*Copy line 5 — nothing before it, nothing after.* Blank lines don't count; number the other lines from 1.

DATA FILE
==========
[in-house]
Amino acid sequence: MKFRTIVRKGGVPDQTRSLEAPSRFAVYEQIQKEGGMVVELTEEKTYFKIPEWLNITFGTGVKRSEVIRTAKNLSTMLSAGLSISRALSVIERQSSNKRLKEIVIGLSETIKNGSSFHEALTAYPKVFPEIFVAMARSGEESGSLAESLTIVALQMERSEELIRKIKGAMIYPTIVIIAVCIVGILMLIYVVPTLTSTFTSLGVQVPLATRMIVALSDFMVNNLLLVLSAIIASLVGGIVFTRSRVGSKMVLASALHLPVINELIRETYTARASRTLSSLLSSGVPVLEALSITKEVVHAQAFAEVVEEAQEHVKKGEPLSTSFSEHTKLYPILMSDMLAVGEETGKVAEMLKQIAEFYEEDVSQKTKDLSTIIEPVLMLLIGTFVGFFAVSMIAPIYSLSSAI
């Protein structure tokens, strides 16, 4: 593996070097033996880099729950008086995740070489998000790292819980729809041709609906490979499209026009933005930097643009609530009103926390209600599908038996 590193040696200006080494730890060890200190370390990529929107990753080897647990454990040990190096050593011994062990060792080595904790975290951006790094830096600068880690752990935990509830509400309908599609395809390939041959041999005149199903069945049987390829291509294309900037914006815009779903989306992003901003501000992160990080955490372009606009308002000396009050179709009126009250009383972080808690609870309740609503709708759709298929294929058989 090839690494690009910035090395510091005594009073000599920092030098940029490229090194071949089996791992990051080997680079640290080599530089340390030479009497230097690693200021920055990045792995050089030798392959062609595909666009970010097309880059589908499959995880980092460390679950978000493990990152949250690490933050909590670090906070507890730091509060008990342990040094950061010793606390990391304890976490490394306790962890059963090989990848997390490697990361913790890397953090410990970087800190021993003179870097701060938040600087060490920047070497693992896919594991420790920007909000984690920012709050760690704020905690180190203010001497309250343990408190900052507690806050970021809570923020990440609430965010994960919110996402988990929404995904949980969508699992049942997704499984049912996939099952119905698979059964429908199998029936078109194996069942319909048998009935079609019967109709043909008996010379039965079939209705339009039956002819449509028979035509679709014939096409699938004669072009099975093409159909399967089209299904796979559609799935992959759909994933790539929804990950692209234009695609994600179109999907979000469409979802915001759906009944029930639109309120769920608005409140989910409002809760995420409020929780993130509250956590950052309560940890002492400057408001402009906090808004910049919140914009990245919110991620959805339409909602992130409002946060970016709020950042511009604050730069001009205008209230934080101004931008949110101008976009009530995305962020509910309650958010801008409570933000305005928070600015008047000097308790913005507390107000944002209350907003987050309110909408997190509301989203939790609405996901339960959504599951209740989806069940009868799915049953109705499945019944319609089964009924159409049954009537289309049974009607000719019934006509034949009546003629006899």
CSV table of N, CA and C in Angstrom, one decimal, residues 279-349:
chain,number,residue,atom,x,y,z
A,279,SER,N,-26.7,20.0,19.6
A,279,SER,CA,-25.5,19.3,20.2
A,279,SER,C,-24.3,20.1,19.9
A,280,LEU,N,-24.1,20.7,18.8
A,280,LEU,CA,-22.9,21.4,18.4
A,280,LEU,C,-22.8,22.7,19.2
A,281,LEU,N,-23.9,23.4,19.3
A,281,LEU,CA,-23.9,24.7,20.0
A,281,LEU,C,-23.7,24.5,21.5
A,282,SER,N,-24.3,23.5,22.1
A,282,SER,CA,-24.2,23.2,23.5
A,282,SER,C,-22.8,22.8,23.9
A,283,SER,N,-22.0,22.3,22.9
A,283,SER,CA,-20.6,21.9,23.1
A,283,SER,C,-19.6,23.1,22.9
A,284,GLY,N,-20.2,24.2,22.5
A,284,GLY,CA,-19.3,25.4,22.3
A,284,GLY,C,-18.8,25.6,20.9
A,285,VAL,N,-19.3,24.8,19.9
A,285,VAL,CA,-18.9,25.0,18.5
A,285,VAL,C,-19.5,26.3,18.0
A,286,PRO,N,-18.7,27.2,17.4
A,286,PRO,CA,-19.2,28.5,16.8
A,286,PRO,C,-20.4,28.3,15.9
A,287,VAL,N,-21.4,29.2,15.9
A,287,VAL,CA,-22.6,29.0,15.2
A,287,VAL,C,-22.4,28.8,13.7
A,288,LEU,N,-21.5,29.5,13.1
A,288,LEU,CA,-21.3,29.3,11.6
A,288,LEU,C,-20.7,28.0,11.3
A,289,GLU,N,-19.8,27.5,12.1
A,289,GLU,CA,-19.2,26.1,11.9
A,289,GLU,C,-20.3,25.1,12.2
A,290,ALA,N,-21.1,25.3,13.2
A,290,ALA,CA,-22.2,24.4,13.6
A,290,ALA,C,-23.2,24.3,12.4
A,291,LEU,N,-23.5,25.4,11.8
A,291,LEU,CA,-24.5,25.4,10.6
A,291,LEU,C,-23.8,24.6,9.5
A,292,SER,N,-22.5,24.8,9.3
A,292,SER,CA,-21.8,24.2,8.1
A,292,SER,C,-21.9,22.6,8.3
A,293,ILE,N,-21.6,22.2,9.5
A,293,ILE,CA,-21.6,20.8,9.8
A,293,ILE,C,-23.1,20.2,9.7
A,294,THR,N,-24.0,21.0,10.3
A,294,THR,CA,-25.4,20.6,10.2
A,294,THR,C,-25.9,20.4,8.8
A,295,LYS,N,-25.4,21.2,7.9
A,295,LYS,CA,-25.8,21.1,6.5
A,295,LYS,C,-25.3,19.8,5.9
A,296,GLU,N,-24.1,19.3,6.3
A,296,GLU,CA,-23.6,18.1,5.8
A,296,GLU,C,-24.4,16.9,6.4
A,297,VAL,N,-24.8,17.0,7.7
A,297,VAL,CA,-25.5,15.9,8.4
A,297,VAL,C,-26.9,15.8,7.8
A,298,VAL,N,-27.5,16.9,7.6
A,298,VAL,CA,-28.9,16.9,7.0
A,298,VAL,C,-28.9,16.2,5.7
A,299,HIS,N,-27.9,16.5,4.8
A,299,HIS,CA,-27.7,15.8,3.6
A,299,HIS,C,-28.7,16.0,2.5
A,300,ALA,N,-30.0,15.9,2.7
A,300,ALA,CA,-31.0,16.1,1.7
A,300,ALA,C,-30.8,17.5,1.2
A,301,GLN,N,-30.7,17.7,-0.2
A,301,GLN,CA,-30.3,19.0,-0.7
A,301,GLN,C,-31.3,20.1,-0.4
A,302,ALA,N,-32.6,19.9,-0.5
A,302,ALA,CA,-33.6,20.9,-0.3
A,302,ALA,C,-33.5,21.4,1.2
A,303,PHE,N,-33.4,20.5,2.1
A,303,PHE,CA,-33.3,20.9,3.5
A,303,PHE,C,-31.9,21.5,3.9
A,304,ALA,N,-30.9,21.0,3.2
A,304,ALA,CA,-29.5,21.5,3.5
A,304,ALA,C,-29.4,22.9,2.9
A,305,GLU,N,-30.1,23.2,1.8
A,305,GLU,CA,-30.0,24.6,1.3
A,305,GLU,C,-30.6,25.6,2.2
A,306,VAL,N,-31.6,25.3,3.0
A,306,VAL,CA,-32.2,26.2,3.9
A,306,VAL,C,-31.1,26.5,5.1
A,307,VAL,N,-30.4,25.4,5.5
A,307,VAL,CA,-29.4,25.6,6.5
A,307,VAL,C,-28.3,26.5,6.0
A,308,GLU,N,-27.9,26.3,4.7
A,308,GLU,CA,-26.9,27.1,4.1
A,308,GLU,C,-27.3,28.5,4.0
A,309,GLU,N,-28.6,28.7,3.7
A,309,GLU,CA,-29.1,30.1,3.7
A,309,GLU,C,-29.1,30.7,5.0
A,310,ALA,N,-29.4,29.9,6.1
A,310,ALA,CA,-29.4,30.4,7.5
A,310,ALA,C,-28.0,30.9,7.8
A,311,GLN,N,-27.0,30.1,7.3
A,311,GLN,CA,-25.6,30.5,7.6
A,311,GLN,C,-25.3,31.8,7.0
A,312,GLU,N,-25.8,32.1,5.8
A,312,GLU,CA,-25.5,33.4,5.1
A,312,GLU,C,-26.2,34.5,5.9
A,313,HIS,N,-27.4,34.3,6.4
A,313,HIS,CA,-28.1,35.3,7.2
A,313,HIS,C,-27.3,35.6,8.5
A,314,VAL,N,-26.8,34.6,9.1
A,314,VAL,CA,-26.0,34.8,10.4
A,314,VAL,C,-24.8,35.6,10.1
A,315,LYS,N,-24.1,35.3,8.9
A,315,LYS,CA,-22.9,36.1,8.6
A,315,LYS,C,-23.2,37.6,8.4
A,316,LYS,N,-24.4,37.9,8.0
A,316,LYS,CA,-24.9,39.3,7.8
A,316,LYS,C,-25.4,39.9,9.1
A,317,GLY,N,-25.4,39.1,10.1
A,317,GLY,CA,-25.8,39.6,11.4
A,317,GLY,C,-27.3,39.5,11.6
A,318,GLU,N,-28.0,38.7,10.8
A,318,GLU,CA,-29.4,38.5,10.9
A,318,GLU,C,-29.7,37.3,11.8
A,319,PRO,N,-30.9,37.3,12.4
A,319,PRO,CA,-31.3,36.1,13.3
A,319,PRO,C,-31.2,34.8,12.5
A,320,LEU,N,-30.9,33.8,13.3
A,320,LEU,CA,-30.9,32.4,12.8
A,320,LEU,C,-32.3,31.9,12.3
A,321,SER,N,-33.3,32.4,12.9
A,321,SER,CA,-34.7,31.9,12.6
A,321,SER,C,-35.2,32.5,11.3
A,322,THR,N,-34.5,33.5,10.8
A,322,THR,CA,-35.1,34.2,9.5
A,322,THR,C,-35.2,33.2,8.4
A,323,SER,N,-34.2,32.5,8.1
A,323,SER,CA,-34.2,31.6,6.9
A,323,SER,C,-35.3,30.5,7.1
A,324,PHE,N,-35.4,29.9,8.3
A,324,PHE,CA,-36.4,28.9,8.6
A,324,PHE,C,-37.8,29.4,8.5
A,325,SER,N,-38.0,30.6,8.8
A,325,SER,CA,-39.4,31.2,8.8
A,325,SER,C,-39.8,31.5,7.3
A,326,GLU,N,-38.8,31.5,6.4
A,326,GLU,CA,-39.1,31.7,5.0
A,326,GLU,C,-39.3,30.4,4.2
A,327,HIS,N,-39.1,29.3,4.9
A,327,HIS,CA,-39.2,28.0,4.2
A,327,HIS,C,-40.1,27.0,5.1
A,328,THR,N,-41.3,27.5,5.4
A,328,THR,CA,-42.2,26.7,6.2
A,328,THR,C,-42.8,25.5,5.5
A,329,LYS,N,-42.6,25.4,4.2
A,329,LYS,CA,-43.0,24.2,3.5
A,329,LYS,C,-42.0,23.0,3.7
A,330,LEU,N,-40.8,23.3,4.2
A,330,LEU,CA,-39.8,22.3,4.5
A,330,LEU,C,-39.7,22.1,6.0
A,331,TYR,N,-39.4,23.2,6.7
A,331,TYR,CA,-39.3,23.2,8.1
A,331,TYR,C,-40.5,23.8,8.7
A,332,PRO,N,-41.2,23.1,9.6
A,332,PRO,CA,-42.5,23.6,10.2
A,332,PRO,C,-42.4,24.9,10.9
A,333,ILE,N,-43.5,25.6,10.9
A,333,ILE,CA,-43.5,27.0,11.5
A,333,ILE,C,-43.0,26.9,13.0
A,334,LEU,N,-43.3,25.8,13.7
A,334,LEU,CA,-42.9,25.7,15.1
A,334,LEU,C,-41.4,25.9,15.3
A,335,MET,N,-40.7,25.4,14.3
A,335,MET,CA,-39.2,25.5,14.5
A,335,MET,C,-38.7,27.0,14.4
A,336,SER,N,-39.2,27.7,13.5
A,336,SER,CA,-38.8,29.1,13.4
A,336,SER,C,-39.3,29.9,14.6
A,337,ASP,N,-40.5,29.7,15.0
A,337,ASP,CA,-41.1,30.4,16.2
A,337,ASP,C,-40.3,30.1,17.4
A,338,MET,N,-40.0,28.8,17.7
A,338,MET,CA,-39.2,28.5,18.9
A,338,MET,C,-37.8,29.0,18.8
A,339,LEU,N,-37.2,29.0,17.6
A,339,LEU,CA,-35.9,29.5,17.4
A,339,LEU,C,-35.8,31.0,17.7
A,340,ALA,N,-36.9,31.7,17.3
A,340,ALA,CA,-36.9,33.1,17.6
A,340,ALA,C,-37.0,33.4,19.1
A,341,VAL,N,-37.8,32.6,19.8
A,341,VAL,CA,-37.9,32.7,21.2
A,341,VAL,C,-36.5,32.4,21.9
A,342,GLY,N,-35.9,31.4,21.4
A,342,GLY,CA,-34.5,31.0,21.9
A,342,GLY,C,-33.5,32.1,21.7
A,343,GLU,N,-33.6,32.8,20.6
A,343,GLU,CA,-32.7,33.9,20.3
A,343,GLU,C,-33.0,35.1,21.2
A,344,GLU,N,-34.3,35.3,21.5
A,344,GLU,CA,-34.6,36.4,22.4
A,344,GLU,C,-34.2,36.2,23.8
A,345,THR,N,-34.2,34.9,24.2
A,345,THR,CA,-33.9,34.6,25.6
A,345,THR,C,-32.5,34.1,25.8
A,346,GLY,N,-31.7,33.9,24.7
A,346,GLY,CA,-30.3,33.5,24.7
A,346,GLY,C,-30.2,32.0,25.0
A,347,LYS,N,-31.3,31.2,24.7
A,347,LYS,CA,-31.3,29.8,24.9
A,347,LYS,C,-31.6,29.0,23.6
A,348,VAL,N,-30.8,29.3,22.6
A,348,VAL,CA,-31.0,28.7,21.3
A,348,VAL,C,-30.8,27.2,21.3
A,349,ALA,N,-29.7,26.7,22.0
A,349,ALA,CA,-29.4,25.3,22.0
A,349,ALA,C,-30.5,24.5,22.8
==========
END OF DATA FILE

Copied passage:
chain,number,residue,atom,x,y,z